Articles in ‘Briefs’February 19th, 2010
The traditional beach bars (chiringuitos) are facing closure this summer if the plans of the environment ministry go ahead. “We have been here on the sand ever since tourism reached Malaga in the 1950s,” Servando Cidoncha, who runs a bar on the Costa del Sol beach at Guadalmar, told the ABC newspaper. “If they take us inland we will stop being a chiringuito and become just another restaurant. The English and Germans come to us attracted by a sense of tradition. Moving us would destroy that.” Read in The Guardian
One of Spain’s most enduring historical mysteries is close to being solved as experts decipher and translate more than 10,000 Arabic inscriptions adorning the walls of the Alhambra palace in Granada. Read in the Guardian
The longest word in Spanish, if we ignore scientific compounds and medical words, is probably
anticonstitucionalmente, with its 23 letters, though it was removed from the RAE in 2005.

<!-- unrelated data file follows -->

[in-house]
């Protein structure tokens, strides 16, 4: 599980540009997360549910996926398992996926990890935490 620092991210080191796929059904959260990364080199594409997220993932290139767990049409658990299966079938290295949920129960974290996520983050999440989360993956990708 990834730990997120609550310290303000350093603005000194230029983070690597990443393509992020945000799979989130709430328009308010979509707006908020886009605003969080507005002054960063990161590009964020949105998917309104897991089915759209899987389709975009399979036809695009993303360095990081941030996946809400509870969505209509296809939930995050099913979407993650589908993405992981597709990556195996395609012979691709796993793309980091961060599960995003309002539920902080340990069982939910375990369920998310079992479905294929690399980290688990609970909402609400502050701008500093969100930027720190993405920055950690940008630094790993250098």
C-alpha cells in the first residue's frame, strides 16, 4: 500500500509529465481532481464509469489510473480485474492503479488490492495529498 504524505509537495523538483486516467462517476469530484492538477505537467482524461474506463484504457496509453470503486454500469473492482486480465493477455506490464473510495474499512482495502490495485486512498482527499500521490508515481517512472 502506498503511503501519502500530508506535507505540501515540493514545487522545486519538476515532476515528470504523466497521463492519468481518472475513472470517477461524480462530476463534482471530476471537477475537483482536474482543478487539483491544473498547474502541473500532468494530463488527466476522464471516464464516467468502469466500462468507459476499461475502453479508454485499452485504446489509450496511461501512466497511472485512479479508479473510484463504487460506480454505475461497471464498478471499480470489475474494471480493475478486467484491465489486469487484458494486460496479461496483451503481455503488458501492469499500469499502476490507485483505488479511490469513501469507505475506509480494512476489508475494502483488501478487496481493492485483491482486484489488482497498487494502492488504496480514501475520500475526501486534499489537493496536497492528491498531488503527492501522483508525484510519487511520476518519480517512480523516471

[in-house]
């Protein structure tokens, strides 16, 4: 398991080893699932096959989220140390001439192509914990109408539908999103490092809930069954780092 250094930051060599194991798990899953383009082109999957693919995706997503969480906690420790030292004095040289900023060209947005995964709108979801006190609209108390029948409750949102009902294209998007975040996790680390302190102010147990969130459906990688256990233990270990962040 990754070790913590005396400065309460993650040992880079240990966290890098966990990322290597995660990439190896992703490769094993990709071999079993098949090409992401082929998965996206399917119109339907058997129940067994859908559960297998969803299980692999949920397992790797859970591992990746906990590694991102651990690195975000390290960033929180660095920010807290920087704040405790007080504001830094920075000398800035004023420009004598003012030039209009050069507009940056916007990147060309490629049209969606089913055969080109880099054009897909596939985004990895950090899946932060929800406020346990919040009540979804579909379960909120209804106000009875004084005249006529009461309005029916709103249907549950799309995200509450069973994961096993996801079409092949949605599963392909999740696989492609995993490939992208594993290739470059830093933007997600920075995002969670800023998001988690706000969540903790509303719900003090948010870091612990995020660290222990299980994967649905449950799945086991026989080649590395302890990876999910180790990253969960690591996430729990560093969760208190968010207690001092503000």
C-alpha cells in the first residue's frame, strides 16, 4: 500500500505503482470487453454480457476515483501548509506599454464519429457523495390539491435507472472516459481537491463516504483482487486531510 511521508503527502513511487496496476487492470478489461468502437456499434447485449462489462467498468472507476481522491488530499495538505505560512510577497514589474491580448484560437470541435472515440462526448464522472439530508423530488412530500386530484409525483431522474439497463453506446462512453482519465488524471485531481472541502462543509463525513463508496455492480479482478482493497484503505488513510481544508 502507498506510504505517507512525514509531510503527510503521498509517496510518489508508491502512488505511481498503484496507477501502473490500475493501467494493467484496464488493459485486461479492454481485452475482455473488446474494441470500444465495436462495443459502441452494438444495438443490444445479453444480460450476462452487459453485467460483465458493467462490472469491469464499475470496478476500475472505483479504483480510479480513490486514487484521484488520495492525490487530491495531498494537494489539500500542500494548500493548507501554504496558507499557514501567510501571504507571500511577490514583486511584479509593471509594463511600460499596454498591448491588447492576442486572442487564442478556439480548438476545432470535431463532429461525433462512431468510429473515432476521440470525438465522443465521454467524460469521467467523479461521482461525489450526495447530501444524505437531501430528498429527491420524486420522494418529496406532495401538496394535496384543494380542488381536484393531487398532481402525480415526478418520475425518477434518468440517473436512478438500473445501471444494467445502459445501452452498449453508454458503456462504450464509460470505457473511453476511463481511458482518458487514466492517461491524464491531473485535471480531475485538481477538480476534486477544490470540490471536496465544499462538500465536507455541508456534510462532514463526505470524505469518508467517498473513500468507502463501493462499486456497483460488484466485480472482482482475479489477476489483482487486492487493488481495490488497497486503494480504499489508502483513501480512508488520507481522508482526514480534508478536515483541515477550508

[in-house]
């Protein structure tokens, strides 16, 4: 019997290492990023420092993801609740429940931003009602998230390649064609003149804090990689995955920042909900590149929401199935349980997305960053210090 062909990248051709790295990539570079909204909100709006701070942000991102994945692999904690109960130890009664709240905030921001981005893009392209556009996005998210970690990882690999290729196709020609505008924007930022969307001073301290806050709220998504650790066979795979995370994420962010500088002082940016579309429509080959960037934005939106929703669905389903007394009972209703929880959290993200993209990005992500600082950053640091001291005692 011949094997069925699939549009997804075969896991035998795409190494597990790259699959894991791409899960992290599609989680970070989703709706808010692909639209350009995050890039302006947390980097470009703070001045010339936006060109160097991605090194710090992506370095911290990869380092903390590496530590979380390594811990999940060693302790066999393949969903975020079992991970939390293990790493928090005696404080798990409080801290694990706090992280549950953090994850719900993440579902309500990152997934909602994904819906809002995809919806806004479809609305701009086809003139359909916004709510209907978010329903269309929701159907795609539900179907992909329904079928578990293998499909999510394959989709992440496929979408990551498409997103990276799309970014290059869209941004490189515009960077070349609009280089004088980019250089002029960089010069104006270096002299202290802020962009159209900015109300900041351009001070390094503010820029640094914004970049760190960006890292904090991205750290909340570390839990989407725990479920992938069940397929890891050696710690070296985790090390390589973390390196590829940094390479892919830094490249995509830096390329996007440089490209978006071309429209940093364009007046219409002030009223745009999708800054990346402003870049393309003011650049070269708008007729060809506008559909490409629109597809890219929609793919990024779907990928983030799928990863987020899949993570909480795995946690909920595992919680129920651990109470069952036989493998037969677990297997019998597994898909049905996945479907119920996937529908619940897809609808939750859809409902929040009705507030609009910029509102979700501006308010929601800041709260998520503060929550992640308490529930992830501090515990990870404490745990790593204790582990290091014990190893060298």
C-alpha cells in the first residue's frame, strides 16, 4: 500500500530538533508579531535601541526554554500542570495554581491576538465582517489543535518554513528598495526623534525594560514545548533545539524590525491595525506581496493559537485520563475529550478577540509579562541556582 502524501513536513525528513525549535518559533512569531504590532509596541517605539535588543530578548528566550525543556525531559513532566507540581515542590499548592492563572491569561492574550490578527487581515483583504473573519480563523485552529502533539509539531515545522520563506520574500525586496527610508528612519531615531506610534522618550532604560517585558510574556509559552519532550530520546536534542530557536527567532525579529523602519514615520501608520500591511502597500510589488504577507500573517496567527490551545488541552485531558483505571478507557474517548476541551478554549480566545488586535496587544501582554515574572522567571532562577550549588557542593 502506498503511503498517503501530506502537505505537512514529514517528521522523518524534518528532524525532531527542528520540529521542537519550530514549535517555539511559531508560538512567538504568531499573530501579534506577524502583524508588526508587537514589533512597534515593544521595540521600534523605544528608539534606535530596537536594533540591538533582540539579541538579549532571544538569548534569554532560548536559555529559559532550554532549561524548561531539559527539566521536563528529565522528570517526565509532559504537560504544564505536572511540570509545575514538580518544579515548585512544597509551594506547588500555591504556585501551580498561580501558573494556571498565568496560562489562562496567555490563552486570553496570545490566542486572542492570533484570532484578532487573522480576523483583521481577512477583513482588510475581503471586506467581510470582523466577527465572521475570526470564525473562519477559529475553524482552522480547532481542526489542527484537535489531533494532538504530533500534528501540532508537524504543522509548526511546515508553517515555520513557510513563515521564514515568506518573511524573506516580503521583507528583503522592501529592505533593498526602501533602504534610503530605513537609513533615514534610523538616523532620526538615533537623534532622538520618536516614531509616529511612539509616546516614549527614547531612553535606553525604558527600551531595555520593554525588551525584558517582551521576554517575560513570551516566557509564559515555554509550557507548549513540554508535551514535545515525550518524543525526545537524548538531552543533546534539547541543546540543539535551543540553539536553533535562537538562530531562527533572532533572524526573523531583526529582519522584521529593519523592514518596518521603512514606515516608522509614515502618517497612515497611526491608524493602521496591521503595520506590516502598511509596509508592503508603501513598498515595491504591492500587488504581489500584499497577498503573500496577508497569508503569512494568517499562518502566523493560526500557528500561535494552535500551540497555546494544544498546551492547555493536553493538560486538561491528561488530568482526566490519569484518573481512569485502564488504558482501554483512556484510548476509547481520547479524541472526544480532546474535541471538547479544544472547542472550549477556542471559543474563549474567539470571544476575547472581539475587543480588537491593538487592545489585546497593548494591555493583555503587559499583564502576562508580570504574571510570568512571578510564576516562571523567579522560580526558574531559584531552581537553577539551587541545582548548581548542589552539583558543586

Translates as unconstitutional in English.
Electroencefalografista is the current dictionary and also has 23 letters, but is too medical for my liking.
Simon has this great post about calçots on his blog:
“Eating calçots is unique to Catalonia, in fact it’s even more specific, belonging to the Camp de Tarragona. Although the ‘capital’ of the calçotada is the small town of Valls, which even has a D.O. (Denominació d’origen) for calçots, the trend, or craze perhaps, for eating them has spread far and wide. ”
Eating well or badly is a question of culture. Eating or not eating is a question of money.
(Comer bien o comer mal es una cuestión cultural. Comer o no comer es una cuestión de dinero)
Manual Vázquez Montalbán
I believe the longest name for a town or village in Spain is Villarcayo de Merindad de Castilla la Vieja.